Update May 7, 2019:
The US Food and Drug Administration (FDA) has released label updates for the following products to incorporate the warnings about aortic dissections or aortic aneurysm ruptures.
Cipro NDA #019537
Cipro In Dextrose 5% In Plastic Container NDA #019857
Levaquin NDA #020634
Cipro NDA #020780
Avelox NDA #021085
Factive NDA #021158
Avelox In Sodium Chloride 0.8% In Plastic Container NDA #021277
Cipro Xr NDA #021473
Kadcyla BLA #125427
Moxifloxacin Hydrochloride NDA #205572
Baxdela NDA #208610
Baxdela NDA #208611
December 21, 2018:
Fluoroquinolone antibiotics can contribute to the occurrence of rare but serious events in certain patients, such as aortic dissections or aortic aneurysm ruptures, which can be deadly, the US Food and Drug Administration warned Thursday, December 20, 2018, in a safety alert
The risks of taking fluoroquinolone antibiotics may outweigh the benefits, according to the FDA, and health care professionals should avoid prescribing these medications “to patients who have an aortic aneurysm or are at risk for an aortic aneurysm, such as patients with peripheral atherosclerotic vascular diseases, hypertension, certain genetic conditions such as Marfan syndrome and Ehlers-Danlos syndrome, and elderly patients.”
Scott Gottlieb, MD, FDA Commissioner, tweeted
the safety alert, noting that alternative treatments should be considered.
“For patients with, or at risk of aortic aneurysm (elderly, aortic blockage history, high blood pressure, certain genetic conditions) we do not believe the benefits of taking fluoroquinolones outweigh this risk,” he tweeted. “Alternative treatment should be considered.”
There has been a lot of chatter over the last few years regarding the risks of fluoroquinolones to many patient groups.
In July, the FDA mandated
safety label changes to further highlight the risks of mental health side effects and serious blood sugar disturbances.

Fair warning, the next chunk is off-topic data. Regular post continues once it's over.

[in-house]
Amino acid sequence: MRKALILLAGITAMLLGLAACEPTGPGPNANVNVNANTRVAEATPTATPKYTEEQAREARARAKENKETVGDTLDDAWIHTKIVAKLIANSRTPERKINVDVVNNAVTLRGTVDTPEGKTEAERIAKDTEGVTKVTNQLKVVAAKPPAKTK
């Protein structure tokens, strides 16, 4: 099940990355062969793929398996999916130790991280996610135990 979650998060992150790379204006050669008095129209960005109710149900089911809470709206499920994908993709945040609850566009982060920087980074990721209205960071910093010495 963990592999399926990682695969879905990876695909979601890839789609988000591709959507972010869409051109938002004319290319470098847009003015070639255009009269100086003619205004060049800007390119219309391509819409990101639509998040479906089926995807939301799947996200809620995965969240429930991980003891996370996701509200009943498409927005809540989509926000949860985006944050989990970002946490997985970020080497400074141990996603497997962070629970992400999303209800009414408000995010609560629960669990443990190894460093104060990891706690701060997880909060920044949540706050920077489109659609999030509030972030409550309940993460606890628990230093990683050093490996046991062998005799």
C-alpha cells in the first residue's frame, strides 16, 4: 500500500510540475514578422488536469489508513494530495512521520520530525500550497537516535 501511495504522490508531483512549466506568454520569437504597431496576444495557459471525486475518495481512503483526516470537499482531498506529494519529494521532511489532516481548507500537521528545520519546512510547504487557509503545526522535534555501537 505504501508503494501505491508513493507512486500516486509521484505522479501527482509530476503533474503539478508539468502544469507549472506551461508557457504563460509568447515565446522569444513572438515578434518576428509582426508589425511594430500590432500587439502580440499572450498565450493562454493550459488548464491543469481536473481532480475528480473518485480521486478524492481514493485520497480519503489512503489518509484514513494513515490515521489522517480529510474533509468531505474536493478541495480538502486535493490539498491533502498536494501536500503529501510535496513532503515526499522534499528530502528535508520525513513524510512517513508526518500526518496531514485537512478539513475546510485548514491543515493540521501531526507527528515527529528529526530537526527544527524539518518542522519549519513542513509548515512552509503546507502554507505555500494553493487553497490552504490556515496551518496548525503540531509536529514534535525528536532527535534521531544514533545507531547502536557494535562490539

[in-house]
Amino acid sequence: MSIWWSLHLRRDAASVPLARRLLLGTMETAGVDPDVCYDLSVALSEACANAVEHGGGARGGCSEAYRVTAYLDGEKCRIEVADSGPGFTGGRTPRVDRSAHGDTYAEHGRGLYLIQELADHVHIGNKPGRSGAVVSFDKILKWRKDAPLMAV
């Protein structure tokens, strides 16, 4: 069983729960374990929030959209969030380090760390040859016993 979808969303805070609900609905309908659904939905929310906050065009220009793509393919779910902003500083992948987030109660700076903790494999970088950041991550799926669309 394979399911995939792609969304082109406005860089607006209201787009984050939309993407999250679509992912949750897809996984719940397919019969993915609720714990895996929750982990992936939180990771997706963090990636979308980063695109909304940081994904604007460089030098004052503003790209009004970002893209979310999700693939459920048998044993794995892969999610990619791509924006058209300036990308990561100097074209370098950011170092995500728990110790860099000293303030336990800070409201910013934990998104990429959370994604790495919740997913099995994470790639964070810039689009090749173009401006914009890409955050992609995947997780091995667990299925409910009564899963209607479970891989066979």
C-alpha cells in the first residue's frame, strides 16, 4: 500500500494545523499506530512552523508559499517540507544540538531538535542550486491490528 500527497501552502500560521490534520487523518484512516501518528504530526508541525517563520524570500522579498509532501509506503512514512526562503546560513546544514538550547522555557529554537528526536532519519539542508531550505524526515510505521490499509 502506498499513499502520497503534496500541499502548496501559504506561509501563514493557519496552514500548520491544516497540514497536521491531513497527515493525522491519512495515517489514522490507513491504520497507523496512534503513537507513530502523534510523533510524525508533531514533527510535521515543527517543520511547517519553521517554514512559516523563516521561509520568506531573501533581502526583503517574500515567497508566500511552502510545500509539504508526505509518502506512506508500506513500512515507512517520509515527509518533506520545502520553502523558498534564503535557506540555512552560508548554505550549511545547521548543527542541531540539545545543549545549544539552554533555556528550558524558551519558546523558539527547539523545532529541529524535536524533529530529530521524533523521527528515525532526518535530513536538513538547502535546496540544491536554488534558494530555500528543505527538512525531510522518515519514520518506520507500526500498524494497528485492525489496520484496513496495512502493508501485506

In October, Contagion® reported
that the Pharmacovigilance Risk Assessment Committee—the safety committee of the European Medicines Agency—recommended restricting fluoroquinolone use for certain conditions, including self-resolving infections, lower urinary tract infections, traveler’s diarrhea, because of persistent and serious adverse reactions.
Numerous studies have also raised safety concerns
about the association between fluoroquinolone treatment and rare but serious and debilitating adverse events in muscles, joints, and the central nervous system. Moreover, the use of fluoroquinolones has been associated with increased rates of Clostridium difficile
infection and resistance among Staphylococcus aureus
and gram-negative organisms.
In a June video interview
Barbara Wells Trautner, MD, PhD, associate professor, director of clinical research, Baylor College of Medicine, addressed the risk aortic dissection and aneurysm in patients taking oral fluoroquinolone.
“There were actually 2 studies that came out in 2015,” she said. “One, in JAMA Internal Medicine
was performed in Korea, and the other was a study in Canada. Both are very large data studies, and both show there is an increased risk of aneurysm and dissection during the time patients are taking fluoroquinolones.”
Moving forward, the FDA will continue to monitor and communicate any updates on safety concerns regarding fluoroquinolone, Dr. Gottlieb tweeted.
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